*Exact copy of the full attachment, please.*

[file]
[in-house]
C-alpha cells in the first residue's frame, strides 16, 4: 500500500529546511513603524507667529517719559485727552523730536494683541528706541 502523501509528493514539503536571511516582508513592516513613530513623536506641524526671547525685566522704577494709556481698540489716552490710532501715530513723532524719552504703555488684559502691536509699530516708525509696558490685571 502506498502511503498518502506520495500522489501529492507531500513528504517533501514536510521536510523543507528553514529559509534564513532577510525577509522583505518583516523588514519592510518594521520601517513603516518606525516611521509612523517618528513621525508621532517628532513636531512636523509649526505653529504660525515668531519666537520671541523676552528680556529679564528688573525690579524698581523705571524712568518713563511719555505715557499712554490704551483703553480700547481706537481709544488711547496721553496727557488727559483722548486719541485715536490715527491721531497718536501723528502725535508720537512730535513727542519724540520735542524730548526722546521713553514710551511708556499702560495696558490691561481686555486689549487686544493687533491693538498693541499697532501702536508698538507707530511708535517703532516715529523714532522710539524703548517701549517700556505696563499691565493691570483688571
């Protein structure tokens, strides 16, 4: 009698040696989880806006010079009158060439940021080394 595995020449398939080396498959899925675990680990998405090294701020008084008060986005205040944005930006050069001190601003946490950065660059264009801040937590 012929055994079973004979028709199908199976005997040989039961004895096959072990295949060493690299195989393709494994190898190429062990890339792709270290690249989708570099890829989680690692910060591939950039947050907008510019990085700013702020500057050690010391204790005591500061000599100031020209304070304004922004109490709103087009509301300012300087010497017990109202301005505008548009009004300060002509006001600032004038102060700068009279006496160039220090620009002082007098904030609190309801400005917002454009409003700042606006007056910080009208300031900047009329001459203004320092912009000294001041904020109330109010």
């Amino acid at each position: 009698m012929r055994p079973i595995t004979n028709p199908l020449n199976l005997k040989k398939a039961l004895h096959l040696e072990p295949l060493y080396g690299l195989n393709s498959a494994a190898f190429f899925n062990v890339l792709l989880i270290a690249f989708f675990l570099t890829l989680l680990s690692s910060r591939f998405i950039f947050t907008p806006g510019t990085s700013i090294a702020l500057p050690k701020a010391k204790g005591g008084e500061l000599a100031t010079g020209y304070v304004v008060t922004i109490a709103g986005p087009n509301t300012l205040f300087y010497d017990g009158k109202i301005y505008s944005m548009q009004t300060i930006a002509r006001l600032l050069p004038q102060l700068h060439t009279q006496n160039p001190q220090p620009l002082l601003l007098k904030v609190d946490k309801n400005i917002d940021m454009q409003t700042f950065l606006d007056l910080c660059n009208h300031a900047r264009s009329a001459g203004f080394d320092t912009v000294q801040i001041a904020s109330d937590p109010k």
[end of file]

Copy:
[in-house]
C-alpha cells in the first residue's frame, strides 16, 4: 500500500529546511513603524507667529517719559485727552523730536494683541528706541 502523501509528493514539503536571511516582508513592516513613530513623536506641524526671547525685566522704577494709556481698540489716552490710532501715530513723532524719552504703555488684559502691536509699530516708525509696558490685571 502506498502511503498518502506520495500522489501529492507531500513528504517533501514536510521536510523543507528553514529559509534564513532577510525577509522583505518583516523588514519592510518594521520601517513603516518606525516611521509612523517618528513621525508621532517628532513636531512636523509649526505653529504660525515668531519666537520671541523676552528680556529679564528688573525690579524698581523705571524712568518713563511719555505715557499712554490704551483703553480700547481706537481709544488711547496721553496727557488727559483722548486719541485715536490715527491721531497718536501723528502725535508720537512730535513727542519724540520735542524730548526722546521713553514710551511708556499702560495696558490691561481686555486689549487686544493687533491693538498693541499697532501702536508698538507707530511708535517703532516715529523714532522710539524703548517701549517700556505696563499691565493691570483688571
């Protein structure tokens, strides 16, 4: 009698040696989880806006010079009158060439940021080394 595995020449398939080396498959899925675990680990998405090294701020008084008060986005205040944005930006050069001190601003946490950065660059264009801040937590 012929055994079973004979028709199908199976005997040989039961004895096959072990295949060493690299195989393709494994190898190429062990890339792709270290690249989708570099890829989680690692910060591939950039947050907008510019990085700013702020500057050690010391204790005591500061000599100031020209304070304004922004109490709103087009509301300012300087010497017990109202301005505008548009009004300060002509006001600032004038102060700068009279006496160039220090620009002082007098904030609190309801400005917002454009409003700042606006007056910080009208300031900047009329001459203004320092912009000294001041904020109330109010």
């Amino acid at each position: 009698m012929r055994p079973i595995t004979n028709p199908l020449n199976l005997k040989k398939a039961l004895h096959l040696e072990p295949l060493y080396g690299l195989n393709s498959a494994a190898f190429f899925n062990v890339l792709l989880i270290a690249f989708f675990l570099t890829l989680l680990s690692s910060r591939f998405i950039f947050t907008p806006g510019t990085s700013i090294a702020l500057p050690k701020a010391k204790g005591g008084e500061l000599a100031t010079g020209y304070v304004v008060t922004i109490a709103g986005p087009n509301t300012l205040f300087y010497d017990g009158k109202i301005y505008s944005m548009q009004t300060i930006a002509r006001l600032l050069p004038q102060l700068h060439t009279q006496n160039p001190q220090p620009l002082l601003l007098k904030v609190d946490k309801n400005i917002d940021m454009q409003t700042f950065l606006d007056l910080c660059n009208h300031a900047r264009s009329a001459g203004f080394d320092t912009v000294q801040i001041a904020s109330d937590p109010k």